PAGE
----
Tillman v. Raytheon Co. (Majority)

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Justia Opinion Summary

Appellant's decedents were passengers in a 1979 Beechcraft Baron airplane when, in 2008, the left engine lost power and the plane crashed, killing all persons on board. Appellant filed suit on behalf of his decedents' estates, claiming wrongful death based on negligence and products liability. Appellant named as defendants the manufacturers of the airplane (Appellees), among others. Appellees moved for summary judgment on the grounds that Appellant's suit was barred by the eighteen-year statute of repose set forth in the General Aviation Revitalization Act (GARA). The circuit court granted summary judgment to Appellees, finding that Appellant's claims were barred by GARA and that neither the fraud exception nor the new-part rolling provision of GARA applied. The Supreme Court affirmed, holding that the circuit court did not err in granting summary judgment to Appellees where (1) a genuine issue of material fact did not exist with respect to whether the fraud exception to GARA applied here; and (2) Appellant's allegations that the publication of an allegedly defective flight manual were insufficient to invoke GARA's new-part rolling provision as a matter of law.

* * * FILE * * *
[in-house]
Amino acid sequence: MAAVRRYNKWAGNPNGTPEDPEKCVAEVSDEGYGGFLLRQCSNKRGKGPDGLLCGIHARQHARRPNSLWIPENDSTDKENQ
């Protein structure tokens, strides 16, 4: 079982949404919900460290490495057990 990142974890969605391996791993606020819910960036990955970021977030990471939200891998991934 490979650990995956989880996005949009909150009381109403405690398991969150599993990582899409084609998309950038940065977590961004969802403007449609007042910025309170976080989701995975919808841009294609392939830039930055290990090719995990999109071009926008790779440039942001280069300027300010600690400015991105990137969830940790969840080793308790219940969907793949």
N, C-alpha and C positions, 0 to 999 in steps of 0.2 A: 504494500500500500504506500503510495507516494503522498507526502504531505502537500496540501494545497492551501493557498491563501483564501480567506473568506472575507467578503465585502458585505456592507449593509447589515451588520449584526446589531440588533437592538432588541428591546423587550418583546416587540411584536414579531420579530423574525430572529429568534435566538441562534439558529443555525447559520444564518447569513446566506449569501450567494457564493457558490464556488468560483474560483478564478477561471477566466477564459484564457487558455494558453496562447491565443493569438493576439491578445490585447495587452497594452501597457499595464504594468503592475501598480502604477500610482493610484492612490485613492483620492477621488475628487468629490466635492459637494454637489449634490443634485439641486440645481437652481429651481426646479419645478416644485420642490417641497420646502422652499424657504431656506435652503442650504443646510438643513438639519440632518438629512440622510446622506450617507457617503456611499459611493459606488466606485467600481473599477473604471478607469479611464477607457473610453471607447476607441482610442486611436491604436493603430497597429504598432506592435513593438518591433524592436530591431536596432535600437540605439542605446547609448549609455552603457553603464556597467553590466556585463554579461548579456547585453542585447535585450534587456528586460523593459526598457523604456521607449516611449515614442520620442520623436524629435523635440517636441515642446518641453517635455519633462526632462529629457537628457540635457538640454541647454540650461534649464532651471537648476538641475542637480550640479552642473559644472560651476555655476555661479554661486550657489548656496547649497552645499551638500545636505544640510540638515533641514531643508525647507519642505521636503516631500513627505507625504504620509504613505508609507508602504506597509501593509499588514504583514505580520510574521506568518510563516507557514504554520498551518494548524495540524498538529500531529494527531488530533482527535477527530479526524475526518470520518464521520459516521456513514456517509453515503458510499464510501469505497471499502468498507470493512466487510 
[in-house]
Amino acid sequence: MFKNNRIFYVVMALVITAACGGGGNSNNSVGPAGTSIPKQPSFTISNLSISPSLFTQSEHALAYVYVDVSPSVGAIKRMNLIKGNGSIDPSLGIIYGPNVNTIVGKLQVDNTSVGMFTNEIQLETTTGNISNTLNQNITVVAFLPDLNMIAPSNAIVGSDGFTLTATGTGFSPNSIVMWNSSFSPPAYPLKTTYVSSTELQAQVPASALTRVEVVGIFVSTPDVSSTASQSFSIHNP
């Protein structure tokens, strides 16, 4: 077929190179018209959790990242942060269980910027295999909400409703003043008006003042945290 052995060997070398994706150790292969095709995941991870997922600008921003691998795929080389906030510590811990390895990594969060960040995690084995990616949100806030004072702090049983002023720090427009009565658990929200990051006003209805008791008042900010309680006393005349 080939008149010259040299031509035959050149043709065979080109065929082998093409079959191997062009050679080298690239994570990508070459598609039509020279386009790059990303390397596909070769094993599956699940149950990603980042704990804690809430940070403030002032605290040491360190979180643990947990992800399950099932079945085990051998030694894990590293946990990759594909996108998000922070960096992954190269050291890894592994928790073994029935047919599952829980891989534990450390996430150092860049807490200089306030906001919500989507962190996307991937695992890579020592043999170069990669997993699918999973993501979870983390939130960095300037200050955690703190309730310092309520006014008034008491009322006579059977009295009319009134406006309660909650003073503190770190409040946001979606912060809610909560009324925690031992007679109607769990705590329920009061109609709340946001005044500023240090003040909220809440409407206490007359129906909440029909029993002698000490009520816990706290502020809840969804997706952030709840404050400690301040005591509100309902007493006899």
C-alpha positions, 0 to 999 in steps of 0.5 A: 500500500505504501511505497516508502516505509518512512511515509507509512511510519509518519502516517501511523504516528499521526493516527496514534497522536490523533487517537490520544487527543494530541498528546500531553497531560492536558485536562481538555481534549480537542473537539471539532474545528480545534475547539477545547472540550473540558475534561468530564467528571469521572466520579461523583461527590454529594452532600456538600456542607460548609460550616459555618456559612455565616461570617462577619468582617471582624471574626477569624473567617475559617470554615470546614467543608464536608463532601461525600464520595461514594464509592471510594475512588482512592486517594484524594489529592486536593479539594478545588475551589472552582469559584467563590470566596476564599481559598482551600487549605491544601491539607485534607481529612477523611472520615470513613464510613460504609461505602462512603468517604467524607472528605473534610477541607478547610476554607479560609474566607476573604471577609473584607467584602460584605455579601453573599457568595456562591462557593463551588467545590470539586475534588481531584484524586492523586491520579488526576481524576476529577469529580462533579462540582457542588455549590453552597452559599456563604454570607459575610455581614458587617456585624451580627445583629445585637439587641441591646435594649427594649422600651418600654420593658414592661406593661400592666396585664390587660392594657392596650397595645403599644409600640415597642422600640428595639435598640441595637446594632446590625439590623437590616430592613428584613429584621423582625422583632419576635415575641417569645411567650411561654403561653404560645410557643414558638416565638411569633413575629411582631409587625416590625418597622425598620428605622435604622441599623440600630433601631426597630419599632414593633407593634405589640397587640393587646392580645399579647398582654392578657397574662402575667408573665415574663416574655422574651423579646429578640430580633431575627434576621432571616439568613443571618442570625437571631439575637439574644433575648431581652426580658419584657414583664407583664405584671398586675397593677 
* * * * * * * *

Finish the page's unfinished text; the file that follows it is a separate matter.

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Cite as 2013 Ark. 474 SUPREME COURT OF ARKANSAS No. CV-12-261 DAVIS TILLMAN, SPECIAL ADMINISTRATOR OF THE ESTATES OF RODNEY NICKLE TILLMAN AND REBECCA ANN TILLMAN, DECEASED APPELLANT V. RAYTHEON COMPANY, INDIVIDUALLY AND AS SUCCESSOR IN INTEREST TO RAYTHEON AIRCRAFT COMPANY; HAWKER BEECHCRAFT CORPORATION; HAWKER BEECHCRAFT, INCORPORATED; AND BEECH AIRCRAFT CORPORATION APPELLEES Opinion Delivered NOVEMBER 21, 2013 APPEAL FROM THE GARLAND COUNTY CIRCUIT COURT [NO. CV2009-1677] HONORABLE JOHN WRIGHT, JUDGE HOMER AFFIRMED. DONALD L. CORBIN, Associate Justice Appellant, Davis Tillman, as special administrator of the estates of Rodney Nickle Tillman and Rebecca Ann Tillman, deceased, appeals the amended order of the Garland County Circuit Court granting summary judgment to Appellees, Raytheon Company, Hawker Beechcraft Corporation ( HBC ), Hawker Beechcraft Incorporated, and Beech Aircraft Corporation (collectively the Beech defendants or Appellees ). For reversal, Appellant contends that there are genuine issues of material fact in dispute as to whether the fraud exception to the General Aviation Revitalization Act of 1994 ( GARA ), Pub. L. No. 103-298, 108 Stat. 1552 (1994) (codified at 49 U.S.C. § 40101 (2006), note), applies and as Cite as 2013 Ark. 474 to whether GARA s limitation period began anew by Appellees publication of an allegedly defective flight manual. In addition, Appellant contends that GARA is unconstitutional in violation of the Due Process Clause and Equal Protection Clause of the Fourteenth Amendment. Jurisdiction of this case involving a fatal airplane crash is properly in this court, as it presents an issue of first impression for this court concerning interpretation of the federal statute, GARA. Ark. Sup. Ct. R. 1-2(b)(1) (2013). We conclude that the circuit court did not err in granting summary judgment and affirm. The following facts are taken from the allegations in the fifth amended complaint. Appellant s decedents hired Gregory L. Secrest to fly them from Hot Springs, Arkansas, to Nashville, Tennessee, on November 24, 2008. Mr. Secrest was the owner and pilot of a 1979 Beechcraft 95 B55 Baron airplane, Serial Number TC-2198 ( the subject aircraft or the Beech Baron ). Mr. Secrest and his two passengers departed Hot Springs Memorial Field at approximately 9:11 a.m., and the flight proceeded under instrument flight rules because of prevailing weather conditions. During the flight, the left engine of the Beech Baron lost power, and the light twin-engine plane went into a flat spin and then crashed into a wooded area near Whites Creek, Tennessee. All persons on board, the pilot and two passengers, died as a result of injuries sustained in the crash. Appellant filed suit in the Garland County Circuit Court on behalf of his decedents estates alleging claims of wrongful death based on negligence and products liability. The complaint was ultimately amended several times and named numerous defendants, including the pilot, Appellees as manufacturer of the subject aircraft, as well as many other defendants 2 Cite as 2013 Ark. 474 who manufactured, sold, or installed parts on the subject aircraft subsequent to its original manufacture in 1978. With respect to Appellees, the complaint alleged that they negligently designed the subject aircraft due to its propensity to engage in an unrecoverable flat spin and that Appellees misrepresented, concealed, or withheld material information from the Federal Aviation Administration ( FAA ) about the flat-spin characteristic of the Beech Baron. The complaint also alleged that Appellees negligently failed to include in its revised flight manual the most current instructions on spin avoidance and control. Appellees moved for summary judgment on the basis that Appellant s suit was barred by the 18-year statute of repose set forth in GARA. Appellant responded to the motion, contending that genuine issues of material fact existed as to the applicability of the fraud exception to GARA and to the new-part rolling provision of GARA; alternatively, Appellant responded that GARA is unconstitutional. After a hearing, the circuit court entered an amended order granting summary judgment to Appellees on the basis that Appellant s claims were barred by GARA and that neither the fraud exception or the new-part rolling provision of GARA applied. In addition, the circuit court found in its amended order that Raytheon Co., Hawker Beechcraft Inc., and Beech Aircraft Corp. were improperly named defendants as they did not design or manufacture the subject aircraft and could have no liability to Appellant even if separate defendant and Appellee HBC were liable. The amended order also dismissed with prejudice the cross-claims against the Beech defendants. Finally, the amended order contained a certificate, pursuant to Rule 54(b) of the Arkansas Rules of Civil Procedure, stating that considerations of judicial economy and fundamental fairness to the 3 Cite as 2013 Ark. 474 litigants of preventing duplicate trials justified the entry of a final order with regard to the summary judgment granted to the Beech defendants. Appellant has timely appealed the order granting summary judgment and raises three points for reversal. Appellant does not challenge the circuit court s findings that HBC was the only properly named defendant and that GARA applies here and operates to bar this suit. Rather, Appellant challenges the circuit court s findings as to the fraud exception and the new-part rolling provision of GARA. Appellant also raises a constitutional challenge to GARA. Prior to addressing the merits of the arguments on appeal, however, a very brief review of the federal statute in question is helpful. A statute of repose proceeds on the basis that it is unfair to make someone defend an action long after a product is sold; it declares that nobody should be liable at all after a certain amount of time has passed, and that it is unjust to allow an action to proceed after that. Lyon v. Agusta S.P.A., 252 F.3d 1078, 1086 (9th Cir. 2001). GARA establishes a federal statute of repose, and was enacted by Congress in 1994 to revitalize the general aviation industry by protecting manufacturers from the long tail of products-liability lawsuits arising out of accidents involving general aviation aircraft or component parts that are more than 18 years old. See id. at 1084 (citing H.R. Rep. No. 103525, pt. I, at 1 4 (1994), reprinted in 1994 U.S.C.C.A.N. 1638); see also Wright v. Bond-Air, Ltd., 930 F. Supp. 300 (E.D. Mich. 1996). GARA is a classic statute of repose, as it does not run from the date of injury but from what is effectively the date of the first transfer from the manufacturer. Lyon, 252 F.3d 1078. Unless one of GARA s four exceptions applies, or unless 4 Cite as 2013 Ark. 474 the new-part rolling provision applies, GARA supersedes any state law to the extent that such law permits a civil action . . . to be brought after the applicable limitation period. See Wright, 930 F. Supp. at 303 (quoting in pertinent part GARA § 2(d)). One exception to GARA is at issue in this case, as is the rolling provision. The exception at issue here is sometimes referred to as the fraud exception or the knowing misrepresentation exception. The 18-year limitation of GARA does not apply if plaintiff pleads with specificity facts and proves that (1) the manufacturer knowingly misrepresented, concealed or withheld from the FAA required information that is material and relevant to the performance, maintenance, or operation of the allegedly defective aircraft or component part; and (2) the misrepresentation, concealment, or withholding is causally related to the harm allegedly suffered. GARA § 2(b)(1); see Wright, 930 F. Supp. 300. It is not sufficient for a plaintiff to allege that the aircraft was negligently designed. The plaintiff must offer evidence that the defendant knowingly misrepresented or concealed or withheld this design defect in communications with the FAA. Robinson v. Hartzell Propeller Inc., 326 F. Supp. 2d 631, 647 (E.D. Pa. 2004). The rolling provision at issue in this case is not a true exception, but is a rolling feature of the statute that begins a new 18-year period when a new part is installed as a replacement part. Although not a true exception, the rolling provision is nonetheless sometimes referred to as the new-part exception. Section 2(a)(2) of GARA sets out the rolling feature and provides that the addition of any new component, system, subassembly, or other part which replaced another component, system, subassembly, or other part originally in, or which was 5 Cite as 2013 Ark. 474 added to, the aircraft, and which is alleged to have caused such death, injury, or damage can start a new 18-year period of repose running from the date of completion of the addition of that part to the aircraft. See Lyon, 252 F.3d 1078. Turning now to our standard of review in summary-judgment cases, we note our wellsettled law that summary judgment is to be granted by a circuit court only when it is clear that there are no genuine issues of material fact to be litigated, and the party is entitled to judgment as a matter of law. Skalla v. Canepari, 2013 Ark. 415, ___ S.W. 3d ___. Once the moving party has established a prima facie case of entitlement to summary judgment, the opposing party must meet proof with proof and demonstrate the existence of a material issue of fact. Id. On appellate review, we determine if summary judgment was appropriate based on whether the evidentiary items presented by the moving party in support of the motion leave a material fact unanswered. Id. We view the evidence in the light most favorable to the party against whom the motion was filed, resolving all doubts and inferences against the moving party. Id. Our review focuses not only on the pleadings, but also on the affidavits and documents filed by the parties. Id. With respect to cases involving time-bars, albeit from statutes of limitation rather than statutes of repose, we note that [u]nder Arkansas law, once it is clear from the face of the complaint that an action is barred by an applicable statute of limitations, the burden shifts to the plaintiff to prove that the limitation period was in fact tolled. Summerhill v. Terminix, Inc., 637 F.3d 877, 880 (8th Cir. 2011). Appellee moved for summary judgment on the basis that the subject aircraft was delivered to its first purchaser on December 21, 1978, and therefore GARA s period of repose 6 Cite as 2013 Ark. 474 ran on December 21, 1996, over 12 years before the fatal accident in question. As noted, Appellant does not challenge the circuit court s findings in this regard. As his first point for reversal, Appellant contends that the circuit court erred in granting summary judgment because a genuine issue of material fact exists with respect to whether the fraud exception to GARA applies here. The gist of Appellant s argument is that HBC withheld or concealed material information from the FAA or misled or misinformed the FAA about the propensity of the Beech Baron to enter what Appellant describes as an uncontrollable flat spin. Under GARA s fraud exception, GARA s period of repose does not apply if the claimant pleads with specificity the facts necessary to prove, and proves, that the manufacturer with respect to a type certificate or airworthiness certificate for, or obligations with respect to continuing airworthiness of, an aircraft or a component, system, subassembly, or other part of an aircraft knowingly misrepresented to the Federal Aviation Administration, or concealed or withheld from the Federal Aviation Administration, required information that is material and relevant to the performance or the maintenance or operation of such aircraft, or the component, system, subassembly, or other part, that is causally related to the harm which the claimant allegedly suffered. GARA § 2(b)(1). The Supreme Court of Washington has observed that there is a split of authority as to whether knowingly modifies only misrepresented or whether it also applies to concealed and withheld. Burton v. Twin Commander Aircraft LLC, 254 P.3d 778, 785 (Wash. 2011) (comparing Rickert v. Mitsubishi Heavy Indus., Ltd., 923 F. Supp. 1453, 1456, rev d on other grounds on reh g, 929 F. Supp. 380 (D. Wyo. 1996) (holding that knowledge is a separate element that must be pled and proved with regard to misrepresentation, 7 Cite as 2013 Ark. 474 concealment, or withholding), with Butler v. Bell Helicopter Textron, Inc., 135 Cal. Rptr. 2d 762, 774 n.25 (Cal. Ct. App. 2003) (indicating that the knowing requirement applies only to misrepresentation)). We agree with the reasoning and conclusion of the Washington Supreme Court that, when construing GARA as a whole and with Congressional intent in mind, [m]isrepresented, concealed, and withheld together indicate that a mental state of knowingly applies to all of the means by which information may be kept from the FAA. Burton, 254 P.3d 778, 786. In addition, we agree that the requirement of knowledge extends to the nature of the information, such that a manufacturer would also have to know that the information was material and relevant. Id. Finally, we agree with the conclusion that GARA expressly provides that it is the claimant who must set out the facts to show that the fraud exception applies and must do so with specificity. Id. Accordingly, we conclude that GARA places the burden on Appellant to plead facts with specificity and to prove that the fraud exception applies. Although Appellees argued at the hearing below that Appellant had not sufficiently pled facts to establish the fraud exception, that was not the basis of the circuit court s ruling. We do note, as did the Sixth Circuit Court of Appeals in Crouch v. Honeywell International, Inc., 720 F.3d 333 (6th Cir. 2013), that Appellant s complaint clearly failed to plead sufficiently specific facts to invoke GARA s fraud exception.1 The circuit court in this case 1 Beginning with Appellant s second amended complaint, as that is the first version of the complaint appearing in the record, and concluding with the fifth amended complaint, we see the same following conclusory allegations: the Beech defendants misrepresented, and/or concealed, and/or withheld information of the problem associated with the flat spin 8 Cite as 2013 Ark. 474 did, however, rule that the actions which the [Appellant] alleges would invoke the fraud exception do not constitute fraud as defined and contemplated by [GARA] and would not serve to invalidate or toll the statute of repose. Thus, our review on appeal is focused on this ruling. And we are mindful that this case was decided on a motion for summary judgment rather than a motion to dismiss for inadequate pleading. It was not until Appellant filed his response to Appellees motion for summary judgment that we see any factually specific allegations of fraud. To his response, Appellant attached several exhibits demonstrating ongoing communications over a period of years between the FAA, the National Transportation and Safety Board ( NTSB ), and the Beech defendants about the safety of general aviation aircraft and specifically about the flat-spin characteristic of the Beech Baron. On appeal, Appellant s argument that the fraud exception applies focuses on the contention that the Beech defendants either misled the FAA or failed to report to the FAA in the following ways. First, Appellant relies on the letter dated March 12, 1981, from HBC to the FAA, which was a response to the FAA s request for HBC to comment on a safety recommendation. Appellant maintains that HBC s response in this letter was misleading because it criticized results of the tests conducted by the United States Army on the military characteristic of the aircraft and [t]he knowing misrepresentation, omissions, and concealment . . . are related to information that was material and relevant . . . and directly relate to the cause of the accident and [Appellant s] injuries and deaths. The Sixth Circuit Court of Appeals observed that similar allegations were conclusory and insufficient to satisfy GARA s requirement of pleading specific facts. See Crouch, 720 F.3d 333. 9 Cite as 2013 Ark. 474 version of the Beech Baron as being due to inappropriate or unreliable flight procedures. Appellant maintains that the falsity of this response is demonstrated in HBC s own internal engineering report dated June 9, 1982, where Appellant maintains that HBC admits to following the same procedures used by the Army. The specific flight procedures at issue here are the deceleration rate of one knot per second and whether full asymmetric power was held during a stall and for how long. Second, but also in the March 12, 1981 letter, Appellant points to HBC s statements on the Army s use of neutralized ailerons in a stall. HBC stated that such was an improper use of ailerons [and] is contrary to accepted practices under FAA training and certification procedures, which emphasize use of the ailerons in the stall to maintain wings level. (Emphasis added.) Appellant maintains that this statement from HBC is false and contrary to HBC s Safety Information pamphlet reissued in March 1981, wherein HBC directs pilots to maintain neutral ailerons during recovery from a spin. Third, but also in the March 12, 1981 letter, Appellant points to HBC s reference to statements made by Mr. Bobby Bray who conducted the spin testing on the military version of the Beech Baron. According to Appellant, Appellees misrepresented that Mr. Bray had no difficulty in recovering from a spin using the recovery methods recommended by HBC. Appellant contends that this statement was false and misleading, and points to a letter from the NTSB to HBC indicating that the NTSB had contacted Mr. Bray, who revealed, [a]s outlined in his original statement regarding those tests, he indicated that the spin went flat, 10 Cite as 2013 Ark. 474 as a result of the application of asymmetric power and that all subsequent efforts to recover were futile until in desperation he applied power in the pro-spin direction. Fourth, and finally, Appellant points to HBC s Pilot Operating Handbook and FAA Approved Airplane Flight Manual ( POH or flight manual ) and HBC s Safety Information pamphlet as withholding material information about the sufficiency of HBC s spin-recovery recommendations. Appellant argues that the Safety Information pamphlet instructs that a pilot is certain to become disoriented if an airplane flown under instrument conditions is allowed to enter a stall or spin because the pilot will not be able to reference the horizon. Yet, Appellant points out, the POH instructs a pilot to immediately engage in specified spin-recovery techniques, if a spin is entered inadvertently. Appellant contends that this is misleading because, according to the Safety Information pamphlet, a pilot who is flying under instrument controls will be disoriented in a spin and will not be able to immediately engage in HBC s spin-recovery techniques. Appellant argues that, per applicable federal guidelines, HBC was under a continuing duty to disclose this dilemma to the FAA under 14 C.F.R. § 21.3 and was also under a duty to disclose to the FAA the adequacy of its procedures outlined in the POH. Appellees respond by disputing Appellant s interpretation of the March 1981 letter. Appellees contend that they criticized how late the Army pilot initiated recovery measures in the flight tests and how long asymmetric power was continued into the stall, and did not challenge the use of the industry standard-deceleration rate. Similarly, Appellees respond that it was not the use of neutral ailerons in general, but the timing of their use in the spin recovery 11 Cite as 2013 Ark. 474 as opposed to the stall, that Appellees challenged in the March 1981 letter. Appellees respond further that its flight manual is consistent with its criticism of the Army flight tests and is not any evidence of misinformation or fraud. With respect to statements of Mr. Bray, Appellees respond that HBC had already supplied copies of Mr. Bray s statement to the FAA prior to the March 12, 1981 letter, thus there was no knowing misrepresentation or concealment of his statements. As for Appellant s challenge to the dilemma described in the POH and Safety Information pamphlet, Appellees respond that Appellant s challenge demonstrates a basic misunderstanding of two principles: (1) spin avoidance is ideal, and immediate action is appropriate as soon as the pilot experiences the first sign of loss of control; and (2) the laws of physics cannot be changed. Appellees maintain that by advising pilots to take immediate action because they will become disoriented without reference to the horizon is merely stating sound advice and scientific truth on the laws of physics. Finally, Appellees respond that, despite having no duty to disprove the fraud exception, HBC volunteered a plethora of evidence showing that the FAA received all required material information relevant to the stall and spin characteristics of the Beech Baron aircraft. In reply, Appellant contends that, by arguing the facts and substance of the March 1981 letter as HBC perceives them to be, HBC has demonstrated that a genuine issue of material fact exists as to whether and to what extent this letter misled the FAA. At first glance, Appellant s argument in reply appears meritorious, as generally speaking, fraud is a question of fact. See, e.g., Delanno, Inc. v. Peace, 366 Ark. 542, 237 S.W.3d 81 (2006) (stating that although the question of fraudulent concealment sufficient to toll the 12 Cite as 2013 Ark. 474 statute of limitations is usually one of fact and, thus, unsuited for summary judgment, a trial court may resolve the question as a matter of law when there is no evidentiary basis for reasonable differences of opinion). However, upon review of all the information volunteered by Appellees as well as all of the exhibits attached to Appellant s response to the motion for summary judgment, it is clear that what we have in the present case is a years-long discussion occurring via letters back and forth between the Beech defendants, the FAA, and the NTSB that establish a genuine concern on the part of all those involved as to the safety of twinengine general aviation aircraft. In reading these letters and internal documents of HBC s such as the engineering reports, the flight manual, and the Safety Information pamphlets, it is clear that both the FAA and the Beech defendants disagree at various points. But it is equally clear that despite the disagreement, there is nothing in any of the letters or internal documents to indicate a knowing misrepresentation, concealment, or withholding of material information that was causally related to the crash and subsequent deaths of Appellant s decedents. On the contrary, the letters are evidence of the Beech defendants open and candid communications with the FAA about the safety of the flat-spin characteristic of the subject aircraft. Appellant thus falls woefully short of demonstrating any intent the Appellees knowingly misled, concealed, or withheld material and relevant required information from the FAA. Accordingly, the circuit court s finding that the actions which the Plaintiff alleges would invoke the fraud exception do not constitute fraud as defined and contemplated by the act and would not serve to invalidate or toll the statute of repose is affirmed. 13 Cite as 2013 Ark. 474 For his second point for reversal, Appellant contends that there is a genuine issue of material fact with regard to whether the statute of repose has been rolled by HBC s publication of an allegedly defective flight manual. As noted, the rolling feature of GARA extends the 18-year statute of repose with respect to any new component, system, subassembly, or other part which replaced another component, system, subassembly, or other part originally in, or which was added to, the aircraft, and which is alleged to have caused such death, injury, or damage. GARA § 2(a)(2). Appellant argues that the original version of the POH was produced in 1976, and then supplemented in 1980, 1983, 1990, 1994, 1997, and 2002. According to Appellant, the original POH provided limited instructions with regard to spin avoidance that were based on the best available information. Appellant points out that from 1998 to 2004, HBC issued a series of Safety Communiques to its authorized service centers, dealers, operators, and owners of record for all Beech Baron airplanes on the subject of spin-avoidance and spinrecovery characteristics. Appellant then points to the 2002 supplement to the POH where [n]o [c]hange is indicated with respect to the section related to Handling, Serv[ice] & Maint[enance]. Appellant thus argues that none of the information included in the Safety Communiques was published in the most recent version of the POH prior to the accident in question. Appellant maintains that a jury could easily conclude that the POH, as revised, was defective in that it did not contain the most updated warnings and instructions regarding spin avoidance and spin control, which were the alleged proximate cause of the accident at issue 14 Cite as 2013 Ark. 474 here. Appellant also argues that further evidence of Appellees failure to provide a meaningful POH can be found in its letter to the FAA of May 31, 1991, in which Appellees discuss the results of tests that Appellees conducted relating to the effect of the installation of a V.G. Systems vortex generator on the Beech Baron planes. In that letter, Appellant points out that Appellees bring to the FAA s attention certain characteristics of the modified airplane that are not defined in the POH. Appellant also emphasizes that although Appellees stated in the letter that they were considering putting the test results of the modified airplane in a Safety Communique, such information was never included in the POH. Appellees respond that Appellant s allegations are insufficient to invoke GARA s newpart rolling provision as a matter of law. Appellees maintain that passing up the opportunity to revise the POH within 18 years of the accident is not analogous to revising the POH in a defective way. Appellees respond that the May 31, 1991 letter concerned an after-market kit that was not manufactured by HBC; and HBC could therefore not include any information about that after-market kit in HBC s POH. Appellees also respond that Appellant is in effect raising a failure-to-warn argument and that the failure to warn of a newly perceived problem does not amount to the replacement of a part. Accordingly, Appellees respond that the case law uniformly holds that there must be a substantive change to the POH that is causally related to the accident in order to roll the GARA repose period and start the running of a new 18-year period. Appellant relies primarily on Caldwell v. Enstrom Helicopter Corp., 230 F.3d 1155 (9th Cir. 2000) to support his argument that a revised aircraft manual constitutes a new system or 15 Cite as 2013 Ark. 474 other part of an aircraft so as to fall within GARA s rolling provision. Appellant s reliance on Caldwell is misplaced. Caldwell does indeed recognize that a revised FAA approved flight manual can constitute a new part of an aircraft such that GARA is rolled. However, Caldwell does not stand for the proposition that the complete omission of material from a flight manual triggers the rolling provision of GARA. Rather, Caldwell stands for the proposition that GARA s rolling provision is triggered when a manufacturer substantively alter[s], or delete[s], a warning . . . from the manual within the last 18 years. Id. at 1158. According to Caldwell, in order for a revised flight manual to constitute a new part that triggers the rolling of the GARA period of repose, the revision must either contain wrong instructions or delete existing warnings or information. No change, which is what Appellant argues occurred here with respect to the POH in question, is not a deletion or alteration of information that previously appeared in the manual, but is an alleged omission of information, or, in other words, a failure to warn. See Crouch, 720 F.3d 333 (observing that if claims for negligently failing to warn in manual revisions were not barred by GARA s period of repose, plaintiffs could artfully plead suits arising out of design defects as failure-to-warn claims, thereby defeating Congress s intent); see also Lyon, 252 F.3d 1078 (rejecting proposition that failure to warn of a newly perceived problem in revised manual is analogous to a replacement part triggering new period of repose). Appellant s argument as to the failure to revise the POH to include a warning about the flat-spin issue is contrary to the foregoing case law and is therefore without merit. The circuit court s finding that as a matter of law . . . the [Appellees ] failure to revise the Subject 16 Cite as 2013 Ark. 474 Aircrafts s flight manual in the ways [Appellant] suggests is not a basis to invoke GARA s new part provision is therefore affirmed. As his final point for reversal, Appellant raises a constitutional challenge to GARA, arguing that the statute violates the Due Process Clause and Equal Protection Clause of the Fourteenth Amendment to the United States Constitution. Appellant argues that GARA, by its terms, places an unreasonable and arbitrary restraint on a person s ability and right to be compensated for a loss that was proximately caused by a third party. Appellees respond that the constitutionality of GARA has been upheld, even for lawsuits involving passengers on the same airplane. E.g., Lyon, 252 F.3d 1078 (upholding GARA as assuredly rational, even though plaintiffs who filed actions before GARA s effective date received special protection while those plaintiffs who filed after GARA s effective date were time-barred). Appellees respond further that an even more recent challenge to GARA s constitutionality has failed both due-process and equal-protection challenges. In support, Appellees cite Bianco v. Cessna Aircraft Co., 1 CA-CV 03-0647, 2004 WL 3185847, ¶ 65 (Ariz. Ct. App. Oct. 19, 2004) (upholding Fifth Amendment substantive due-process challenge because there is no property interest in common-law claims that are not reduced to judgment and because GARA is not arbitrary or irrational; and upholding Fifth Amendment equal-protection challenge because GARA s line-drawing is not arbitrary but strikes a reasonable balance between the competing interests of fairly compensating accident victims and keeping the price of general aviation aircraft at an affordable level ). 17 Cite as 2013 Ark. 474 We are precluded from reaching Appellant s constitutional argument because the circuit court did not rule on it. Appellant raised this constitutional argument for the first time in his response to Appellees motion for summary judgment. The abstract does not reveal that Appellant ever argued the constitutional challenge at the hearing, although Appellees very briefly defended the constitutionality at the hearing. In any event, the circuit court did not rule on this issue or mention it in the order granting summary judgment. It is Appellant s burden to obtain a ruling to preserve an issue for appeal, and the failure to do so precludes our review. Neal v. Sparks Reg l Med. Ctr., 2012 Ark. 328, ___ S.W.3d ___. The circuit court specifically ruled that GARA applied and that it barred Appellant s suit, that Appellant s allegations in support of the fraud exception did not constitute fraud as defined in GARA, and that the new-part rolling provision was not triggered. The order was silent as to the constitutional claim, and we are therefore precluded from reviewing that argument on appeal. TEMCO Constr., LLC v. Gann, 2013 Ark. 202, ___ S.W.3d ___ (stating that we do not presume rulings on constitutional challenges to statutes even when the trial court s decision enforces or applies the statute). We also note that, because the circuit court made specific findings as to the application of GARA and the inapplicability of the fraud exception and the new-part rolling provision, our recent decision in Hardin v. Bishop, 2013 Ark. 395, ___ S.W.3d ___, does not require that we address the constitutional argument in the absence of a specific ruling. The circuit court s order granting summary judgment to Appellees on Appellant s claims and dismissing with prejudice the cross-claims against them is affirmed. Affirmed. The Boswell Law Firm, by: Ted Boswell, Dennis J. Davis, and John Andrew Ellis, for appellant. Rose Law Firm, A Professional Association, by: Patrick J. Goss; and Martin, Pringle, Oliver, Wallace & Bauer, L.L.P.100, by: William L. Oliver, Michael G. Jones, and Teresa L. Adams, for appellees. 18